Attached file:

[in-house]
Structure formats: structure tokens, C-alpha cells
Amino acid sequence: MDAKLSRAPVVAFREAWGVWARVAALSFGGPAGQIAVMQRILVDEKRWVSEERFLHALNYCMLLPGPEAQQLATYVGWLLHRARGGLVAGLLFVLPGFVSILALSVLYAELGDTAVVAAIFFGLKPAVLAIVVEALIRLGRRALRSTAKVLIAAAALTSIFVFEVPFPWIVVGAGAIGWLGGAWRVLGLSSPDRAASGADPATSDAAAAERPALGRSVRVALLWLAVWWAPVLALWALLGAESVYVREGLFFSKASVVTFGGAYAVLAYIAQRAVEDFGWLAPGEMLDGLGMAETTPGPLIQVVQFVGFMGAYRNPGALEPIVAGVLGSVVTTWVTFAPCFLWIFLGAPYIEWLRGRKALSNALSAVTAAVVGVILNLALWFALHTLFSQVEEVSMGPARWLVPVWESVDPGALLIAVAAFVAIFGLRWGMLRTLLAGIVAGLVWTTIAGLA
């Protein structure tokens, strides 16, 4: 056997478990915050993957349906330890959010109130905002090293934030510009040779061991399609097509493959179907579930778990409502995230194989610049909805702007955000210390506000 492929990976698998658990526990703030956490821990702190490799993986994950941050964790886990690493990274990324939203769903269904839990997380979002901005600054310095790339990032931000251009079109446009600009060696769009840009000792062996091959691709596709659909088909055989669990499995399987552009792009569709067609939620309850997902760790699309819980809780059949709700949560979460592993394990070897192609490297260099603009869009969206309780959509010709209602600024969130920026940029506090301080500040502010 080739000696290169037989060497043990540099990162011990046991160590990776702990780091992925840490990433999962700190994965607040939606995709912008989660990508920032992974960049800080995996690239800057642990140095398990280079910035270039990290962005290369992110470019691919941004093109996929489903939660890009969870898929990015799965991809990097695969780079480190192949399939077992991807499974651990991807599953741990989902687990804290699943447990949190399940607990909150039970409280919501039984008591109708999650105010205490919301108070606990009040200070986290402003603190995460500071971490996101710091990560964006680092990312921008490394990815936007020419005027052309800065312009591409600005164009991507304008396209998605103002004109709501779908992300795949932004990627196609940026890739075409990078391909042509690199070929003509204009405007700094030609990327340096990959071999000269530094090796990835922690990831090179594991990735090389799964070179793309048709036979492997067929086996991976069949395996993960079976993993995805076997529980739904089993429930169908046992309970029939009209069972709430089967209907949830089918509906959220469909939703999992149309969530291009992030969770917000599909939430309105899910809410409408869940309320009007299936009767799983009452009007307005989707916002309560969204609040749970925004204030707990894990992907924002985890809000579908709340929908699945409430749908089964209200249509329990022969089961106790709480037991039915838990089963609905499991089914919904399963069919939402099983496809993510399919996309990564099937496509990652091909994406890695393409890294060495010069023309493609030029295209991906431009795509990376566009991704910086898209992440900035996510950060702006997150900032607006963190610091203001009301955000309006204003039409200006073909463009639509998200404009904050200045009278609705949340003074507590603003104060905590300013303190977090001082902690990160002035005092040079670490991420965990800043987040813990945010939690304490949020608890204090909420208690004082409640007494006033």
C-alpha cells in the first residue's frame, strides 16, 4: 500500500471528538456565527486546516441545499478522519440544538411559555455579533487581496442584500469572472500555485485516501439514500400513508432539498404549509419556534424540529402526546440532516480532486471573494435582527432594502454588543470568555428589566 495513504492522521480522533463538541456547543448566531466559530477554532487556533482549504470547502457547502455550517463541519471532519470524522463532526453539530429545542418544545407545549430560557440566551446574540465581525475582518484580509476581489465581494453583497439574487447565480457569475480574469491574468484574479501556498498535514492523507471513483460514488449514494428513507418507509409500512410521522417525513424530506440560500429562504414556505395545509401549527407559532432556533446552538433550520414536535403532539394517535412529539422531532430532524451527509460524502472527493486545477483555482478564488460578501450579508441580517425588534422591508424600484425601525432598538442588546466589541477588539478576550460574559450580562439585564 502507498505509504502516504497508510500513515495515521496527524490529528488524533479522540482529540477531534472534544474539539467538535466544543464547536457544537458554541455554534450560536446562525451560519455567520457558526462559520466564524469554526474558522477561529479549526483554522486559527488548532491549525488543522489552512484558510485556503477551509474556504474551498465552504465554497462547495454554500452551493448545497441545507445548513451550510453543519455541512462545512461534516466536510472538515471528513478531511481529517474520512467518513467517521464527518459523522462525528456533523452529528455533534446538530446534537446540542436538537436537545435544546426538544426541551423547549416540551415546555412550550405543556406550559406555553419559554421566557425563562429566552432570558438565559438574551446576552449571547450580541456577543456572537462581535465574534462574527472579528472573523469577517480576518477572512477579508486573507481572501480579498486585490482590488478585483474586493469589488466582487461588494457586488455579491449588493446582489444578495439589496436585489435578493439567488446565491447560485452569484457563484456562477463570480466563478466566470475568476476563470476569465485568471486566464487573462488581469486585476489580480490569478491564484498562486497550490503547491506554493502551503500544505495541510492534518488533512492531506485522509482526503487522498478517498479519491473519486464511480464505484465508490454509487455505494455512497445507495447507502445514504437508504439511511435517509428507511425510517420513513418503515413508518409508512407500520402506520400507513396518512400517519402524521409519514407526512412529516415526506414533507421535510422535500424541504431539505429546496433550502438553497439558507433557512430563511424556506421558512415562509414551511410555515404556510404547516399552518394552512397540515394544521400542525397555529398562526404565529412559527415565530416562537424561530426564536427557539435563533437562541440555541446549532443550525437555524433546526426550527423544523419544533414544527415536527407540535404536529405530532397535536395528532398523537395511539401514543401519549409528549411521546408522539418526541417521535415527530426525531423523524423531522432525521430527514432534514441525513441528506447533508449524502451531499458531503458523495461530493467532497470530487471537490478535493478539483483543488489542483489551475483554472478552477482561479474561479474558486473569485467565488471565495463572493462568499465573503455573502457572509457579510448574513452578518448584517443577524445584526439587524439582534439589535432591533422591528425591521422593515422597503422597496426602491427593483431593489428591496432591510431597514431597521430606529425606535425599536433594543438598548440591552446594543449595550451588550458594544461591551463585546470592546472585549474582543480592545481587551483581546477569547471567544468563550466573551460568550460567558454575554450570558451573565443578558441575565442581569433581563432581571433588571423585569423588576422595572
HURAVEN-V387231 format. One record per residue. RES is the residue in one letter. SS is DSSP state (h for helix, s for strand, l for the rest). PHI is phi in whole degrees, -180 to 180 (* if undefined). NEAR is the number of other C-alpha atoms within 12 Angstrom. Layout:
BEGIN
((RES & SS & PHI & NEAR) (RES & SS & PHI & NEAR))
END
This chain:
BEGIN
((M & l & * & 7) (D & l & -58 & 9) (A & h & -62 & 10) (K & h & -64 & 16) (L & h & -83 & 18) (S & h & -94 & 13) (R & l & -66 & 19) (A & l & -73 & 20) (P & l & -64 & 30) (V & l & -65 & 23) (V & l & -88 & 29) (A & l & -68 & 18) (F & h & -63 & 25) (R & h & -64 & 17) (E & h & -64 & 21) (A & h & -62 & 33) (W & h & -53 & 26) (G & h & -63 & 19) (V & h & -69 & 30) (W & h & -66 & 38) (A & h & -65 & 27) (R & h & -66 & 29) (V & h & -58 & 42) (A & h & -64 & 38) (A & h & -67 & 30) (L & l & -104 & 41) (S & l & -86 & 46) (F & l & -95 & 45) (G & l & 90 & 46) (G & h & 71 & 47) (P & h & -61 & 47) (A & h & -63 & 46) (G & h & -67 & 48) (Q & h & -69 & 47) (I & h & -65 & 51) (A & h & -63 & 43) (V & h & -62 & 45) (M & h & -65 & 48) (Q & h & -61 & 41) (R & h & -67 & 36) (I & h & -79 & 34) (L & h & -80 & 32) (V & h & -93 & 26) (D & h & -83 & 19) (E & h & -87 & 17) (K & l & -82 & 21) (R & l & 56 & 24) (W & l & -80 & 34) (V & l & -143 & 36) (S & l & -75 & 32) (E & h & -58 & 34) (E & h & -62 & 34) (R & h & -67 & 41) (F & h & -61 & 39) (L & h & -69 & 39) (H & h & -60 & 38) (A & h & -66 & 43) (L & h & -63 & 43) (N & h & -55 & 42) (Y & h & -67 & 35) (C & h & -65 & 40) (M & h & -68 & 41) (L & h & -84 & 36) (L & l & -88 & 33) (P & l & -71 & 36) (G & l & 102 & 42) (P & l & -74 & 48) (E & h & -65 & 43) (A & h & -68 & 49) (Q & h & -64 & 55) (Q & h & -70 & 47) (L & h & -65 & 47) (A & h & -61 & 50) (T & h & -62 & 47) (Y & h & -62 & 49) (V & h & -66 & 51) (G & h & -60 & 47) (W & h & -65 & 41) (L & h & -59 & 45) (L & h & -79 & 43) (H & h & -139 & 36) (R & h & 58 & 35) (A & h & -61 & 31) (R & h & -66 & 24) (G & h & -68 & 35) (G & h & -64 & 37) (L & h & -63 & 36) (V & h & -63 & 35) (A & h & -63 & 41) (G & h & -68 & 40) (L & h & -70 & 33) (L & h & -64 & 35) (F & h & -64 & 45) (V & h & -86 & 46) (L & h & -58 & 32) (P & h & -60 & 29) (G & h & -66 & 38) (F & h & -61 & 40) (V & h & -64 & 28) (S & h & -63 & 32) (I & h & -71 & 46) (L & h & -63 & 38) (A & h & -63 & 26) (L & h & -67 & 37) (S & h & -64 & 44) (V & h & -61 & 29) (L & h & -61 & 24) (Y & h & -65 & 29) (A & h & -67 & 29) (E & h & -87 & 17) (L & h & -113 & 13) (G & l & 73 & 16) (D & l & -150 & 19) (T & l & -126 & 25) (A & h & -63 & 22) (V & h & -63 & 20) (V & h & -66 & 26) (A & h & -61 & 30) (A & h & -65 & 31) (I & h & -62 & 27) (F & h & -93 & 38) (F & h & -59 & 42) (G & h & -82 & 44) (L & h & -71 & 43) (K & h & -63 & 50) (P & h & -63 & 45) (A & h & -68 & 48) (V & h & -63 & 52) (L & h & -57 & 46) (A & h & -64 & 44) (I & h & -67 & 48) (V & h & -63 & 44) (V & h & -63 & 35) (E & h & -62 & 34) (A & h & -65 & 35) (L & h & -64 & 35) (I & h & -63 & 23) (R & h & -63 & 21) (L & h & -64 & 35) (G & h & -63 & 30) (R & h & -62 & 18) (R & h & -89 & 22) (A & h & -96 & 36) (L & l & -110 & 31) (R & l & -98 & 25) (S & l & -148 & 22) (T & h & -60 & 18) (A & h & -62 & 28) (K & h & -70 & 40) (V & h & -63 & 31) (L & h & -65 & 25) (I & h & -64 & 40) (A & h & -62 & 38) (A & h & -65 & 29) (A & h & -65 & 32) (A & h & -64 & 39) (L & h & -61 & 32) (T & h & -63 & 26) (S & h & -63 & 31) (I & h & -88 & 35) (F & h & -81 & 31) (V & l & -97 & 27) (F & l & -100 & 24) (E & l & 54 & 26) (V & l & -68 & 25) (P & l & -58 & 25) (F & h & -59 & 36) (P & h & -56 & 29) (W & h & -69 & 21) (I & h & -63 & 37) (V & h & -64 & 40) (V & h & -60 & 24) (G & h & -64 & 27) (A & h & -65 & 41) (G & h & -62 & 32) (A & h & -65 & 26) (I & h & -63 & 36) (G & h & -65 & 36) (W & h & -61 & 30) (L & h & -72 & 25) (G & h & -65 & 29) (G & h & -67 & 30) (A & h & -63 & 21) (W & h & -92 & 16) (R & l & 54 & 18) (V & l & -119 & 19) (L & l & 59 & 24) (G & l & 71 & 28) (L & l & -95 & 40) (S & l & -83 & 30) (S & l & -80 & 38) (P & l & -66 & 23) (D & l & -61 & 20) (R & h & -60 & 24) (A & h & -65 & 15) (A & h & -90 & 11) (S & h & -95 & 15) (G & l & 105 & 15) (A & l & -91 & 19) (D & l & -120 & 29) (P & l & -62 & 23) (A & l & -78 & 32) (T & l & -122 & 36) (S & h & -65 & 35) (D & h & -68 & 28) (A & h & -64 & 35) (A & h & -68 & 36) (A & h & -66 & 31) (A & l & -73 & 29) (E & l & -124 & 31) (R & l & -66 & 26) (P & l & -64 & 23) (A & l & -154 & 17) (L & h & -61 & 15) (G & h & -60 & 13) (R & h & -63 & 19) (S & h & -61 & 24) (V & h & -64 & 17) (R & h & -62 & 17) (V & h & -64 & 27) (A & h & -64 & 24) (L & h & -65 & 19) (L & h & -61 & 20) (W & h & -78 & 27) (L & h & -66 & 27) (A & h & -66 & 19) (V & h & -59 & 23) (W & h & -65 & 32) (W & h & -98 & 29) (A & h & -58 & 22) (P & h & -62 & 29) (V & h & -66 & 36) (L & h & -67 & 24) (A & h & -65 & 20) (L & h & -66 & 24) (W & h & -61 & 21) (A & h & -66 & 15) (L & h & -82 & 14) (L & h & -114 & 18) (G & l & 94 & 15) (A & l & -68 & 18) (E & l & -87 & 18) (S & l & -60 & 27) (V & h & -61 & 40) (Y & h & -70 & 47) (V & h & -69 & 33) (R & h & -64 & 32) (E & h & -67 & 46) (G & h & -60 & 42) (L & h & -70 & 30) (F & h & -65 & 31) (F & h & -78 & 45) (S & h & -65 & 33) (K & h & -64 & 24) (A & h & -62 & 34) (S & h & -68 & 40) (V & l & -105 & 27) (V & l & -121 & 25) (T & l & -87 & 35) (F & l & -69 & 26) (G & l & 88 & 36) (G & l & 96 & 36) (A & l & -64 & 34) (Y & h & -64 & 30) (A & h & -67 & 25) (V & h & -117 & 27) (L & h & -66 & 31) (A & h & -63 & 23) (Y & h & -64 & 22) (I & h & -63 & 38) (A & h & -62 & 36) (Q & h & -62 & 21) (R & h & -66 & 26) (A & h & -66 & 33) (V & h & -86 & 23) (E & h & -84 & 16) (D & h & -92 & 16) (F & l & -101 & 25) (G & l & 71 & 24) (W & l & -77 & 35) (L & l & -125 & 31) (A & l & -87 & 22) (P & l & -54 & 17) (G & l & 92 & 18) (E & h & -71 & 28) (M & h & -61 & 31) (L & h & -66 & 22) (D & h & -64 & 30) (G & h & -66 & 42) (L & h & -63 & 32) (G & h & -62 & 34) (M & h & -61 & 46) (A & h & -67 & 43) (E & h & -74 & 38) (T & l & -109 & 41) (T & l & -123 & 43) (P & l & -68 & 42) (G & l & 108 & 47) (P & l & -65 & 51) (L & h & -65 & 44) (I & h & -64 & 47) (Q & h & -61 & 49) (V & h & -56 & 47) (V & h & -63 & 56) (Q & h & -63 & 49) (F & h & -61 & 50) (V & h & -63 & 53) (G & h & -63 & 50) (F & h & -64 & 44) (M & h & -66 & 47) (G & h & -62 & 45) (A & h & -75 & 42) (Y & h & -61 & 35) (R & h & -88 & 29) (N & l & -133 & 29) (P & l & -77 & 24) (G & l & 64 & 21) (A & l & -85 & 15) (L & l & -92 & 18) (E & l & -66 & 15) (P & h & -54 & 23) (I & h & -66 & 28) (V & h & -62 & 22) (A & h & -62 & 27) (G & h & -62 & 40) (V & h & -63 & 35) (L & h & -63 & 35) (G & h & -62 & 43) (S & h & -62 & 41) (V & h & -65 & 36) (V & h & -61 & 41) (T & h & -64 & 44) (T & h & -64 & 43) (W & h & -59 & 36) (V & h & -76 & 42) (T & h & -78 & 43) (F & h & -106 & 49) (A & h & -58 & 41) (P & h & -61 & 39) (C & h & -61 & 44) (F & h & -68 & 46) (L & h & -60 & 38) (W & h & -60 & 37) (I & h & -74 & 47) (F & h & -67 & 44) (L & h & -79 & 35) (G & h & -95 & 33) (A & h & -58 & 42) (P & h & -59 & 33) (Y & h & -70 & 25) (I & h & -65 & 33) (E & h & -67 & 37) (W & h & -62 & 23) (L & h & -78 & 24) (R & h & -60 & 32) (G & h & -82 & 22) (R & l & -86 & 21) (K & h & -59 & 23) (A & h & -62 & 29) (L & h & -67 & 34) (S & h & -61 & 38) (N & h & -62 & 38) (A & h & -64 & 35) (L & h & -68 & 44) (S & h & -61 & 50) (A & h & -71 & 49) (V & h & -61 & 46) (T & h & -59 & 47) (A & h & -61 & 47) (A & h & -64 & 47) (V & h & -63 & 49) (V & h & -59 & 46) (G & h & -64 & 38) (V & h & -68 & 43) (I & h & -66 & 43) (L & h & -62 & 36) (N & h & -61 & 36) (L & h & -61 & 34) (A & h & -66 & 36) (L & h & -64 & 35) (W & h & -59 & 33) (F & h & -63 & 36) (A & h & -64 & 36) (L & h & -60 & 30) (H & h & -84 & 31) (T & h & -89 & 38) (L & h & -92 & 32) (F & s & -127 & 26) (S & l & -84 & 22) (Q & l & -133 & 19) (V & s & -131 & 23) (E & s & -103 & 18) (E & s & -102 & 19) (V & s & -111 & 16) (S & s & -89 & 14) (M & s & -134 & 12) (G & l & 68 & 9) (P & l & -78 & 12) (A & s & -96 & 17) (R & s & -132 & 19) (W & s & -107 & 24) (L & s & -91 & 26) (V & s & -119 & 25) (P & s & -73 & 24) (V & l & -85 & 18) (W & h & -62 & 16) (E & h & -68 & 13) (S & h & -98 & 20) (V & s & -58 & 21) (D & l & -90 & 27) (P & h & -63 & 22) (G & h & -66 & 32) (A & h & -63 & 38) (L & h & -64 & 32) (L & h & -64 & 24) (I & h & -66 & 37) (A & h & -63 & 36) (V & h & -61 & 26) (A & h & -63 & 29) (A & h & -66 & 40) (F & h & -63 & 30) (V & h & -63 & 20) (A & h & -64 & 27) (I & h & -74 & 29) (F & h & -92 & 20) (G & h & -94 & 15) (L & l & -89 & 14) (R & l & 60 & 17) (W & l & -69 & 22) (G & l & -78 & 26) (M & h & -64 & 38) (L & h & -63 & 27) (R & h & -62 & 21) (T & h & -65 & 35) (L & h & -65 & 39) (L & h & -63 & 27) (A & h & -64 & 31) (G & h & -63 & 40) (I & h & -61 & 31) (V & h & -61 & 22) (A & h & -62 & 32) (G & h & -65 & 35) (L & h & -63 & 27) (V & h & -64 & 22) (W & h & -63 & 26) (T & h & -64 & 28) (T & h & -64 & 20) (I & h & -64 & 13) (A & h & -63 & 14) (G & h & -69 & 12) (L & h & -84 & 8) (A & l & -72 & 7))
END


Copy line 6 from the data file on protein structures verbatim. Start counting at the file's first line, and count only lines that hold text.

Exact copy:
HURAVEN-V387231 format. One record per residue. RES is the residue in one letter. SS is DSSP state (h for helix, s for strand, l for the rest). PHI is phi in whole degrees, -180 to 180 (* if undefined). NEAR is the number of other C-alpha atoms within 12 Angstrom. Layout: